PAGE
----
I believe that a procedural western like The Rifleman will have a better chance.

(Mark Valley would be perfect in that series)
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I love Westerns and I thought it looked interesting enough to keep tuning in to see what happens.
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I liked the premiere but as with the Walking Dead, I need the main characters to kill off more of the not-so-main characters. I mean its a western for petes sake! Shoot the bad guy period. Maybe hang em if you wanna drag it out. (pun intended)
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I liked the pilot of this show. The authors major point of criticism is that you cant figure out "What the heck is this show really about?" - and then "Also, don't you dare compare this to Deadwood.". ??? Deadwood didnt had a clear direction whatsoever, but I still loved it. Things just happened - like in Deadwood or the Sopranos for example.Thats not a bad thing, the viewer has to invest some time and thought. And since when its a plus to know where the series ends up ? Also the main character shoots a man in the face in a church AFTER he confessed, absolutely loveable ! Give it a chance, Tim! And if you still dont like it for reasons you cant put your finger on - maybe I can help: the badly written monologue about zebras and the mumblings(what did he say) of the former slave ALMOST spoiled the whole episode for me.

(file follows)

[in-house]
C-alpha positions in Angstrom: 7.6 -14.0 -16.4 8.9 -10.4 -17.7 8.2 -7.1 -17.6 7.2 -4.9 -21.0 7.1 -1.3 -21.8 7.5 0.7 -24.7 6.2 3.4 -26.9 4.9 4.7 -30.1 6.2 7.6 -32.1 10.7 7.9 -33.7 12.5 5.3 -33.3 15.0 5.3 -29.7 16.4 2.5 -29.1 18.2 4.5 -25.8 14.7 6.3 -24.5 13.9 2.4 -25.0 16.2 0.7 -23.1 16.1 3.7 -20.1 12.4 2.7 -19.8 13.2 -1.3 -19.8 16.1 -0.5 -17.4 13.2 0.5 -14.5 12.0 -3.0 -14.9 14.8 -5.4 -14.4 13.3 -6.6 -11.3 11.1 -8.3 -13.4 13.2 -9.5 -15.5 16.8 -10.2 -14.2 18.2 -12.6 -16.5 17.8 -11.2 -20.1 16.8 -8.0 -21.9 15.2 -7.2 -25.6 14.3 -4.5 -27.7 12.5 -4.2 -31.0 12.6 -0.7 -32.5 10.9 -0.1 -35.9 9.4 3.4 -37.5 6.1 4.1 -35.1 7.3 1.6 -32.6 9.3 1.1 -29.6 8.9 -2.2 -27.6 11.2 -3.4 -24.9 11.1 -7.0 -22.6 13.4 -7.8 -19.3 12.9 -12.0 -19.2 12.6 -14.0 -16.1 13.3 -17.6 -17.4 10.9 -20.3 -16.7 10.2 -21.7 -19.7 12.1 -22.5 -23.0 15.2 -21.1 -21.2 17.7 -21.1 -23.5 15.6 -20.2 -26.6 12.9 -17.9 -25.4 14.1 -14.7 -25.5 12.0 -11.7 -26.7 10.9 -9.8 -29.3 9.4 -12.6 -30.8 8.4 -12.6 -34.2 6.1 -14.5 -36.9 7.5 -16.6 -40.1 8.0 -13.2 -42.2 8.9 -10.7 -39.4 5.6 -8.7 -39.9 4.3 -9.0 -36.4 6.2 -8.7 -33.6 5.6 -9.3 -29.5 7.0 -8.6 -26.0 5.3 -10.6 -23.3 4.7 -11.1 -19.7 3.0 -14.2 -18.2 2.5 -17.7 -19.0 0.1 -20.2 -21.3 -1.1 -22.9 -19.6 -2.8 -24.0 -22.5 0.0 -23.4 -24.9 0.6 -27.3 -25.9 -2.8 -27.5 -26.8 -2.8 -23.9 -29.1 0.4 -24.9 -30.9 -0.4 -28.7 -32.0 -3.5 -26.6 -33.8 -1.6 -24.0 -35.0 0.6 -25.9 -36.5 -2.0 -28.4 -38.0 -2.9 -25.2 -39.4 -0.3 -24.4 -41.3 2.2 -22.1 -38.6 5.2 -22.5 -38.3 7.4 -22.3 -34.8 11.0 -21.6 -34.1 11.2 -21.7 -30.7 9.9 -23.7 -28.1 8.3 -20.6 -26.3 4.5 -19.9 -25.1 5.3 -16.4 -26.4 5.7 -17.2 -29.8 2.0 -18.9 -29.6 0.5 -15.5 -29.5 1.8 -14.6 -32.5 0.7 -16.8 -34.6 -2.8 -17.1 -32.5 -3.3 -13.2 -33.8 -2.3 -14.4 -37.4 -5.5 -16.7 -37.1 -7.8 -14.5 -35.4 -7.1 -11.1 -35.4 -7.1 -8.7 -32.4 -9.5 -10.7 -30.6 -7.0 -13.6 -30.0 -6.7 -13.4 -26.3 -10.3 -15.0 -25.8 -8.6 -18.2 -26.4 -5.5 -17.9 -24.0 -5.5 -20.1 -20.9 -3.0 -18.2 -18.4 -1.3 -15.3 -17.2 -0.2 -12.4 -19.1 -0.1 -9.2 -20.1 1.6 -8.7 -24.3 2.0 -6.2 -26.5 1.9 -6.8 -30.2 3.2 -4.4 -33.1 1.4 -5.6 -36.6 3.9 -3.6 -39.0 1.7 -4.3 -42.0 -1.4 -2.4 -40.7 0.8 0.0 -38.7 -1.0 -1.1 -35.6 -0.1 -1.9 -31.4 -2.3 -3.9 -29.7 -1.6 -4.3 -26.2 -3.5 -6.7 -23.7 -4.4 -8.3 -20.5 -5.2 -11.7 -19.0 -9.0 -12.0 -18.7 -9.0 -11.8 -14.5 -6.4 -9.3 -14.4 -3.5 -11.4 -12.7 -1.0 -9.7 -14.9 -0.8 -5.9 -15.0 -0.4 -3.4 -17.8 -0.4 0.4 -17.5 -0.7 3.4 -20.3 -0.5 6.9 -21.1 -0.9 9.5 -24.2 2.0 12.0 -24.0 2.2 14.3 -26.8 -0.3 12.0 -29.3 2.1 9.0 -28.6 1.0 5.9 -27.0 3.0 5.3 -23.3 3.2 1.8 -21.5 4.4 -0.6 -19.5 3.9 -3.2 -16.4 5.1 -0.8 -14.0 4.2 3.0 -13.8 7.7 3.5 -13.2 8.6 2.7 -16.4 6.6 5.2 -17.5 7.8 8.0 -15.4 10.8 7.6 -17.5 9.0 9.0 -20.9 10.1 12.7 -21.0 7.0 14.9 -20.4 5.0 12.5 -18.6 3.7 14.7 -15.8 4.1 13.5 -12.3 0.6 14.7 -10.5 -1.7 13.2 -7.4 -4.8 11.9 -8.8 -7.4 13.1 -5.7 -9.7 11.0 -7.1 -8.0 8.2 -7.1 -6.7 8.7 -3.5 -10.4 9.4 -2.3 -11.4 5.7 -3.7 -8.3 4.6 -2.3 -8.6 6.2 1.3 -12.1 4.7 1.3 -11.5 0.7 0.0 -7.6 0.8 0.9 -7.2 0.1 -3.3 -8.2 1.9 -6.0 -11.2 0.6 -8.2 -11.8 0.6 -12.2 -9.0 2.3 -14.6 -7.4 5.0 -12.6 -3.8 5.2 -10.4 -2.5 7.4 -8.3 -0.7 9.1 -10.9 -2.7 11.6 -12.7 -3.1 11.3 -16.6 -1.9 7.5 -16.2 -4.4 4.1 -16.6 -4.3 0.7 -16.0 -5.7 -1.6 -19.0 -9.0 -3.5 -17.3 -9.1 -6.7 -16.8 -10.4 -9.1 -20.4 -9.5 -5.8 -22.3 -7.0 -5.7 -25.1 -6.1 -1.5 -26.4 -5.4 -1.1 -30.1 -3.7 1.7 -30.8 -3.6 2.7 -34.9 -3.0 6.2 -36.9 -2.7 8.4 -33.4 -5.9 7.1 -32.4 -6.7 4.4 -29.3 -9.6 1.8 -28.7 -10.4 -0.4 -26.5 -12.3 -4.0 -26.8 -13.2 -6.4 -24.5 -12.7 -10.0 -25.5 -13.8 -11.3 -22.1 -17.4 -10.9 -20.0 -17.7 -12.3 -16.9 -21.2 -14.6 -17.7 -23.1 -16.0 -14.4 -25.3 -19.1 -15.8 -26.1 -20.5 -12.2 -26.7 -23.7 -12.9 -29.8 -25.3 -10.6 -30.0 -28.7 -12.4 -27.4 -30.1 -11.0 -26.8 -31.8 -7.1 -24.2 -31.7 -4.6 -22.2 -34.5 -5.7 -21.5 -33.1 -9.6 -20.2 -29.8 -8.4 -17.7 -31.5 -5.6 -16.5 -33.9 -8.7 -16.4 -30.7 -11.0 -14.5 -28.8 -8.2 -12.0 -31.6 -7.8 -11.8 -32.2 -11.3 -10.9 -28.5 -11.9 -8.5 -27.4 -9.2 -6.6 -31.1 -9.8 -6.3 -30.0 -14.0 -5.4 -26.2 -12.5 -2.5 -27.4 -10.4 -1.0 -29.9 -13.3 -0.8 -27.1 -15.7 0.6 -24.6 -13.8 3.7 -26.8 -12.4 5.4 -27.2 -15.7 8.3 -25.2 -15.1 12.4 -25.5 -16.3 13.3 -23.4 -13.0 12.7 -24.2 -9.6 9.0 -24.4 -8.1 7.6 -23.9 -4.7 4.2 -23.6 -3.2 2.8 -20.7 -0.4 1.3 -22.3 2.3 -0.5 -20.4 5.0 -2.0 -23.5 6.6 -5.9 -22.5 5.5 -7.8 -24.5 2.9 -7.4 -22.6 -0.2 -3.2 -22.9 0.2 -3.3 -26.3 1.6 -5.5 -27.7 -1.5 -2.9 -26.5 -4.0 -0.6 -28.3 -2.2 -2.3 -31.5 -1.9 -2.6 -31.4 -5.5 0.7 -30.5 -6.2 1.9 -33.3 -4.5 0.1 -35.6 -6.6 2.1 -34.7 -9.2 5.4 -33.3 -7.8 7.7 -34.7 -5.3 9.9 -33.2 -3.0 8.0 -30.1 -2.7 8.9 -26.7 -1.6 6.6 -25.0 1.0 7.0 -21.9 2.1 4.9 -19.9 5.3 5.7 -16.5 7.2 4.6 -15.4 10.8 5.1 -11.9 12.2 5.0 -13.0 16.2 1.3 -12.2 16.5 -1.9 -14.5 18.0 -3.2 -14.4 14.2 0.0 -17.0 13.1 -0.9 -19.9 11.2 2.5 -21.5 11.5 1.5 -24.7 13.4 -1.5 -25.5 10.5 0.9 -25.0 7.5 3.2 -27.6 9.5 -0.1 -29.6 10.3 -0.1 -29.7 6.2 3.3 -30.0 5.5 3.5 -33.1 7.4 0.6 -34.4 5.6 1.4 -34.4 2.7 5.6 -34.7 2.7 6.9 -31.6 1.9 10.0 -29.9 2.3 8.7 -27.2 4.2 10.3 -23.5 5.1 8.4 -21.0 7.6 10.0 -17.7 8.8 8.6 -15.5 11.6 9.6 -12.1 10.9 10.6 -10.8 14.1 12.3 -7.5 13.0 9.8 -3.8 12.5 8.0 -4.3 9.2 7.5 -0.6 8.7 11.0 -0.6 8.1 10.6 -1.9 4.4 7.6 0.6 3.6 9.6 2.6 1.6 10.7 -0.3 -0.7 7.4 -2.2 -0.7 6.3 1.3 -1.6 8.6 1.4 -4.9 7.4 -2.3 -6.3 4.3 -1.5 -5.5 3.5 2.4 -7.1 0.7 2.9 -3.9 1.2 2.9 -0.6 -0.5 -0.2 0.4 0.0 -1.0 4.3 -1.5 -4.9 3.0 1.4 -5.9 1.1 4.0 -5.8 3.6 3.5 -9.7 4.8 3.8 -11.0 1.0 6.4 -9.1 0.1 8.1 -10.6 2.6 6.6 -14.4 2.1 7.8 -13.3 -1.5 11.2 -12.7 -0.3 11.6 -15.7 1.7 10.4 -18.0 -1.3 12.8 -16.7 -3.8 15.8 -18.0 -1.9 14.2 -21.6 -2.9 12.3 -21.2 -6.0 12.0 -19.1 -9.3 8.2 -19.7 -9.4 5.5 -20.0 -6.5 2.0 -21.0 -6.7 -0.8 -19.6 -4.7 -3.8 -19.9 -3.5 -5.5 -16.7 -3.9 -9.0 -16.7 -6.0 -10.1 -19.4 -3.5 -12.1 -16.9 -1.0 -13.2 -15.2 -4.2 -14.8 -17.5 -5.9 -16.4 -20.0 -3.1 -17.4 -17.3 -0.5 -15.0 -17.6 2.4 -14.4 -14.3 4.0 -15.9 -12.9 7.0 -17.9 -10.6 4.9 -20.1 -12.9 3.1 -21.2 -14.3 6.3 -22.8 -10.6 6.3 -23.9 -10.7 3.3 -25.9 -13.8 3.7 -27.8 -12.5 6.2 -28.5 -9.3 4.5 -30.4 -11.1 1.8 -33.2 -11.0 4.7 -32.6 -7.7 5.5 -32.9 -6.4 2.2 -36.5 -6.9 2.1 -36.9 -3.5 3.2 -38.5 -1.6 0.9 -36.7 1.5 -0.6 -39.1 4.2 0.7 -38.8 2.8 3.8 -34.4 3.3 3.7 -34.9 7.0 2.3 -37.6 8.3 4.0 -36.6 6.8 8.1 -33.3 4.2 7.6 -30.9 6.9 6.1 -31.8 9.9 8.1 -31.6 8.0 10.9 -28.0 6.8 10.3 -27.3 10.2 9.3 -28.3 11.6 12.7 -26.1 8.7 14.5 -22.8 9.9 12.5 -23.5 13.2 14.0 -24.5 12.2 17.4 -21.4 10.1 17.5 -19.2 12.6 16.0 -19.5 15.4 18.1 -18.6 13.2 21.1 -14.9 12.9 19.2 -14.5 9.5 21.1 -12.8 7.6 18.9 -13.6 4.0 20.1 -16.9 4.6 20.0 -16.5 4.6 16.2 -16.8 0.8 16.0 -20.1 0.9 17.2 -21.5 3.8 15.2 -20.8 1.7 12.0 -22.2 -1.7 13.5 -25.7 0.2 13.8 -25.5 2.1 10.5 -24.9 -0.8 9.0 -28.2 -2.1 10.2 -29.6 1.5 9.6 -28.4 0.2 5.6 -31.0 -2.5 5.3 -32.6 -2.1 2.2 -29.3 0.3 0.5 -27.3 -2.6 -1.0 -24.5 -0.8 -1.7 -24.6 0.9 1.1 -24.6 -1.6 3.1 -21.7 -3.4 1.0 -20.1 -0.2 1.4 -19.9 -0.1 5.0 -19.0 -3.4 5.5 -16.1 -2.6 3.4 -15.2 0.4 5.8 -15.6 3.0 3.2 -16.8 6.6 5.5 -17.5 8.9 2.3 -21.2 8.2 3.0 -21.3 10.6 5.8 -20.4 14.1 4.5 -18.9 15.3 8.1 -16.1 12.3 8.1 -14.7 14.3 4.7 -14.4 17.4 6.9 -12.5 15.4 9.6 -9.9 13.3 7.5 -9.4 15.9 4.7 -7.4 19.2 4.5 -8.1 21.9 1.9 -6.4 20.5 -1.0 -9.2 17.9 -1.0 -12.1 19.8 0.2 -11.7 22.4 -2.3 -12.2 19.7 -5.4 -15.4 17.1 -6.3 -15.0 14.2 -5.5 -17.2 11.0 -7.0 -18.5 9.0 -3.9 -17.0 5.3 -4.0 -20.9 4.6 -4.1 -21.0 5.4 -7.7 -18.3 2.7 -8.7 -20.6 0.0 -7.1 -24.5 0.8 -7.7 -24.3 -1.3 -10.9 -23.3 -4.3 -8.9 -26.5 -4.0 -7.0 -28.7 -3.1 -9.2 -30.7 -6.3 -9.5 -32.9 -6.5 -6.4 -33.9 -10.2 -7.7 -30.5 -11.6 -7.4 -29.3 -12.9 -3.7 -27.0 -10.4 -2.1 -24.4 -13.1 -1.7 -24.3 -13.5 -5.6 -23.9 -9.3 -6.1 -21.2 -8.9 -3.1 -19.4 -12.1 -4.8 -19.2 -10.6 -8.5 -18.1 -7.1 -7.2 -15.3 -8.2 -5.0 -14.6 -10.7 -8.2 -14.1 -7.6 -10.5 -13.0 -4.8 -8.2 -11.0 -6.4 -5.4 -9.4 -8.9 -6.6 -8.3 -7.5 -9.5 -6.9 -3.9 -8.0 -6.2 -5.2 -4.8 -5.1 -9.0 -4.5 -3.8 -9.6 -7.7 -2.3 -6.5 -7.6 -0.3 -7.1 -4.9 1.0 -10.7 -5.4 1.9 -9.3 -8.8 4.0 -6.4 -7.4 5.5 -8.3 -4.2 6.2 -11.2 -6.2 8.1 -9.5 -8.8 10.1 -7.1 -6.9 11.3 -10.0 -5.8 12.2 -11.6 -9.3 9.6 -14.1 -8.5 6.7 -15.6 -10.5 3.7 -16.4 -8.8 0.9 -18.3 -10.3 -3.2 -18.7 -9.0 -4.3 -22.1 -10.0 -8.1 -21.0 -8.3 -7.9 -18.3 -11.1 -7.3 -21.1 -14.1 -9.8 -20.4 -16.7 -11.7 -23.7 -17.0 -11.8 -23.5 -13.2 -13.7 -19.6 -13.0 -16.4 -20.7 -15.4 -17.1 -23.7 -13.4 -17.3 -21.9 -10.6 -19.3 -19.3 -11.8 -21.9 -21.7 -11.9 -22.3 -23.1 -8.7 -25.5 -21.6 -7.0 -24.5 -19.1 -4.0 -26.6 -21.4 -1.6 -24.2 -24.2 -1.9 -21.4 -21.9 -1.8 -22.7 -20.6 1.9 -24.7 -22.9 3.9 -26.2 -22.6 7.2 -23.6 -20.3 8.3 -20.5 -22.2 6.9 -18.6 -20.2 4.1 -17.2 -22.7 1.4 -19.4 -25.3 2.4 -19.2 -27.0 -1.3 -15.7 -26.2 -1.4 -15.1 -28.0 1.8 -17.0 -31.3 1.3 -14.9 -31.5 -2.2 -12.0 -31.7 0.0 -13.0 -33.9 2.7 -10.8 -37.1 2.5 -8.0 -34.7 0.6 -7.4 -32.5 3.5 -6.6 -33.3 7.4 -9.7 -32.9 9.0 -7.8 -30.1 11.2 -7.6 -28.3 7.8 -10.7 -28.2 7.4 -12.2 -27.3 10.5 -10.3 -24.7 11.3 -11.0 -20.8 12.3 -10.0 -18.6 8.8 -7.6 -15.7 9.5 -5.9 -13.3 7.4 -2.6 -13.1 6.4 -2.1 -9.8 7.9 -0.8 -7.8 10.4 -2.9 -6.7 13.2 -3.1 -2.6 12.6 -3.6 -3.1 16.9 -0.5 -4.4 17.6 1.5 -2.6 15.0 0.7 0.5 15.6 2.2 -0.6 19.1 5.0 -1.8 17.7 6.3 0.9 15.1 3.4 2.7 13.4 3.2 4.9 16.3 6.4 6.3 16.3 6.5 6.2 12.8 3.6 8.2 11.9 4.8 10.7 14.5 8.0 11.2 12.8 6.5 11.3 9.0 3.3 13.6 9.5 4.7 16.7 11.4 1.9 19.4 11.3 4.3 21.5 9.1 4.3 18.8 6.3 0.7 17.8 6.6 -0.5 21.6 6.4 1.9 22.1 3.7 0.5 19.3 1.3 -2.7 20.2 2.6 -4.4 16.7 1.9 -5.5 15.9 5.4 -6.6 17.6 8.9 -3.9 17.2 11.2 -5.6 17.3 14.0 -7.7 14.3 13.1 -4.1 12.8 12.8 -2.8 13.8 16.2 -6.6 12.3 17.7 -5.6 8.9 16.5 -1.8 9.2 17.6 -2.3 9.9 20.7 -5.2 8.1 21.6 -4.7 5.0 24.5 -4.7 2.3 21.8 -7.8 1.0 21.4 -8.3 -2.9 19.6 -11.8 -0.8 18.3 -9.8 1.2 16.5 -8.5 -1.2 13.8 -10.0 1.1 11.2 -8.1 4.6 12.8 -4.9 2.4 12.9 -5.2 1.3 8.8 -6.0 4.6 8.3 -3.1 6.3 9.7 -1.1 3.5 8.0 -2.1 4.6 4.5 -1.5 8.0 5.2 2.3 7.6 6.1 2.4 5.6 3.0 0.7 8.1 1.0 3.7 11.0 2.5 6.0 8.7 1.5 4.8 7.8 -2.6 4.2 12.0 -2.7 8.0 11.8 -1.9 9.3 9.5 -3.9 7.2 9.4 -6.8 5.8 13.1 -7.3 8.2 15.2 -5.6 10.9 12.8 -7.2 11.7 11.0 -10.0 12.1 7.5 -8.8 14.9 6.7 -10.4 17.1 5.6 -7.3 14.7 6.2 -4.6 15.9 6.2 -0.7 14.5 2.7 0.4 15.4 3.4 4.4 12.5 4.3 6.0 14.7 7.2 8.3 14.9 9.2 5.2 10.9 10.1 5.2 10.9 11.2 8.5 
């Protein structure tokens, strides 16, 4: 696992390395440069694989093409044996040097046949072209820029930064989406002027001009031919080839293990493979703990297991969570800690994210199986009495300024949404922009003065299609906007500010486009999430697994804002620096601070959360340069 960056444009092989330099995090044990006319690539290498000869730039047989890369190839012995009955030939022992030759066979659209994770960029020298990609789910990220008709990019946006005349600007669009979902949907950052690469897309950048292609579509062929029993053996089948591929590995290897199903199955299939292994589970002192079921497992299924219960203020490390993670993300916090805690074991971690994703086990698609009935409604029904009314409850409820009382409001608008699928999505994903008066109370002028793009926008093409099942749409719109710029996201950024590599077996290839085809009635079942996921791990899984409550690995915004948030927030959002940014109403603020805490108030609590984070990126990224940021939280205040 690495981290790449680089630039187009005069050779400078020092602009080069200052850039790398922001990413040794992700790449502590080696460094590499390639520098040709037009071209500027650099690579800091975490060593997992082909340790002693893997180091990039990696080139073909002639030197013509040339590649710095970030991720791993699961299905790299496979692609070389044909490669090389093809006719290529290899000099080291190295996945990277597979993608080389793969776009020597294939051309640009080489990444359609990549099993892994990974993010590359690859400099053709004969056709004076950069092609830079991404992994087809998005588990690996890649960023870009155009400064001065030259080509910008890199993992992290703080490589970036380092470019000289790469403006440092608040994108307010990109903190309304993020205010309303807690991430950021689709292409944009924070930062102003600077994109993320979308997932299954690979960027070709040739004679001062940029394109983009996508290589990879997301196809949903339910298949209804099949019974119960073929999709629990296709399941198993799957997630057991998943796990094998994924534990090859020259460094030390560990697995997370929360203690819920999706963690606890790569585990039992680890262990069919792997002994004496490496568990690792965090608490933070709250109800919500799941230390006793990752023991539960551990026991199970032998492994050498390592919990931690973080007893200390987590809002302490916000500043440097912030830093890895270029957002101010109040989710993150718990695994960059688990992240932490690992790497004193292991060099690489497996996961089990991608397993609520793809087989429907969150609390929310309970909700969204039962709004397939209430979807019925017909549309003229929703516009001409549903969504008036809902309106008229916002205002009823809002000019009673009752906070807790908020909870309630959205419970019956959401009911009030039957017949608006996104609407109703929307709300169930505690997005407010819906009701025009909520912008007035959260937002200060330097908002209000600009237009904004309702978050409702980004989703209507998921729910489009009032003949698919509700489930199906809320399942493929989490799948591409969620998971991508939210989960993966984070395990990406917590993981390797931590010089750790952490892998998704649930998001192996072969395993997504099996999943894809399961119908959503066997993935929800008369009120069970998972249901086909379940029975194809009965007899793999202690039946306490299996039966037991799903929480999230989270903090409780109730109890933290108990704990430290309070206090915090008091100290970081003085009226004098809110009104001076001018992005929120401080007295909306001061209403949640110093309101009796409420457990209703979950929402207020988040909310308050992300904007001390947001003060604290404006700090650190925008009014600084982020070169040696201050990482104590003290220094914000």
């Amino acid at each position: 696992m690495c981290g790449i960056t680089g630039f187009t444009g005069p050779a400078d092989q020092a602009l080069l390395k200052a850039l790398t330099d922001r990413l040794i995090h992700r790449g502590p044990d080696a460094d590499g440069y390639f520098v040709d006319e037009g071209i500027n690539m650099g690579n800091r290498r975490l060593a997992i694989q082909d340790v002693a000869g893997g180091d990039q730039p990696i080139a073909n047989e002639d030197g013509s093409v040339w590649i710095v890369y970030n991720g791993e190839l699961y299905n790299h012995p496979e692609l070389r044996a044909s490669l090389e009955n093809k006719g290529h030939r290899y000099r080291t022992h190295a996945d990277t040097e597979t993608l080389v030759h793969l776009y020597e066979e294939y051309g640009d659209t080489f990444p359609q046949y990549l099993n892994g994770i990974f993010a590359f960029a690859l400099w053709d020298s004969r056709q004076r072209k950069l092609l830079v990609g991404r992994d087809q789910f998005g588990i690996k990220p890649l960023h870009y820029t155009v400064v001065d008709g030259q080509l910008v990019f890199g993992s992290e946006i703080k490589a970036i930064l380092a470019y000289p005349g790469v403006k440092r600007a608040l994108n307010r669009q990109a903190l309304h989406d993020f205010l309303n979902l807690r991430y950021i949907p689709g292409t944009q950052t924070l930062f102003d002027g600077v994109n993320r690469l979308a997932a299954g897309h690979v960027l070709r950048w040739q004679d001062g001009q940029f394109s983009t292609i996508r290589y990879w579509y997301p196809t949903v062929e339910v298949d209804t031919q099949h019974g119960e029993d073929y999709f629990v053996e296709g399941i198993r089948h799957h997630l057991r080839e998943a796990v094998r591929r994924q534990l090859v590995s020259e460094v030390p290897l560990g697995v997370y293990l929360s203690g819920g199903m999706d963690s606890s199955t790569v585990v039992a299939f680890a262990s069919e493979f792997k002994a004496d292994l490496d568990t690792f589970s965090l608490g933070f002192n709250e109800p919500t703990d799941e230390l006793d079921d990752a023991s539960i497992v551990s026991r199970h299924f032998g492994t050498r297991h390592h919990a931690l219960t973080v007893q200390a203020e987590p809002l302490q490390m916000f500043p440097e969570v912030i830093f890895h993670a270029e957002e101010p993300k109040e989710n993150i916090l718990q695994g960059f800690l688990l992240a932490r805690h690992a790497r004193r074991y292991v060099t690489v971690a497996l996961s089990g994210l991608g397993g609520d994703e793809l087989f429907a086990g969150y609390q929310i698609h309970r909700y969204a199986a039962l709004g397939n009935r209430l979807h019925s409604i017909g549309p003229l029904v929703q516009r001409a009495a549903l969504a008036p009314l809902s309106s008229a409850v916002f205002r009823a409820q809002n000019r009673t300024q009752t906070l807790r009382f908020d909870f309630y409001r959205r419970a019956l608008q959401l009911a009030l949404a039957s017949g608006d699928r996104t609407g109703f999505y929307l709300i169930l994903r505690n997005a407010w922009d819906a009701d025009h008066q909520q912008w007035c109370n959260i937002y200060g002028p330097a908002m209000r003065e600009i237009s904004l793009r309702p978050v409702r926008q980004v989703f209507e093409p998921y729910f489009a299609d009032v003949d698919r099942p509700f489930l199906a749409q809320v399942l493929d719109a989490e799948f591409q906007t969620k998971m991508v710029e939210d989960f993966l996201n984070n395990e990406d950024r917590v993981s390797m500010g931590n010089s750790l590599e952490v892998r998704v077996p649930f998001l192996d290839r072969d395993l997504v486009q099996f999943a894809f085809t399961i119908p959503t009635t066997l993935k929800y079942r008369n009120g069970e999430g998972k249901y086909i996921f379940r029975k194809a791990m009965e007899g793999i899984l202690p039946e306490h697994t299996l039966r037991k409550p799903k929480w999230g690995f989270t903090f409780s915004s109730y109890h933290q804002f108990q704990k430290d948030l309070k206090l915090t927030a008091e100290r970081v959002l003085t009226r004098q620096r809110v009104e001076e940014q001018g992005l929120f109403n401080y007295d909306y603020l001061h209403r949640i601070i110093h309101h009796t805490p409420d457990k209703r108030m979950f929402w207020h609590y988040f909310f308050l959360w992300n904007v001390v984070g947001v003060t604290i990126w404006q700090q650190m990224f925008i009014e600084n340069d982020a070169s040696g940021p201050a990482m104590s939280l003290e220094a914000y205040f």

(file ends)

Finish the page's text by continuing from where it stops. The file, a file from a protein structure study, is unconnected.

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While I liked it, especially the lead actor is great, I agree that the direction or goal of this show is still lacking a bit but it sure was pretty. I too went in with low expectations due to some not so flattering reviews, so maybe that's why I kinda liked it. I will definitely keep watching.
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Me too. I kinda liked it more after finding out the lead guy was the same guy in that Britney Spears movie. Didn't even recognize him
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Forgot to mention that this show probably has the coolest intro by far. Very stylish.
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Tv.com you guys are wack!! Lol!! This show is way better then "boringwood" oh I'm sorry "deadwood" I love it,it reminds me of red dead redemption.
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I kept seeing that it wasn't fabulous before I watched it. Maybe my expectations were lower because of that, but I liked it a lot.

And HOW could anything compare to Deadwood after 1 episode?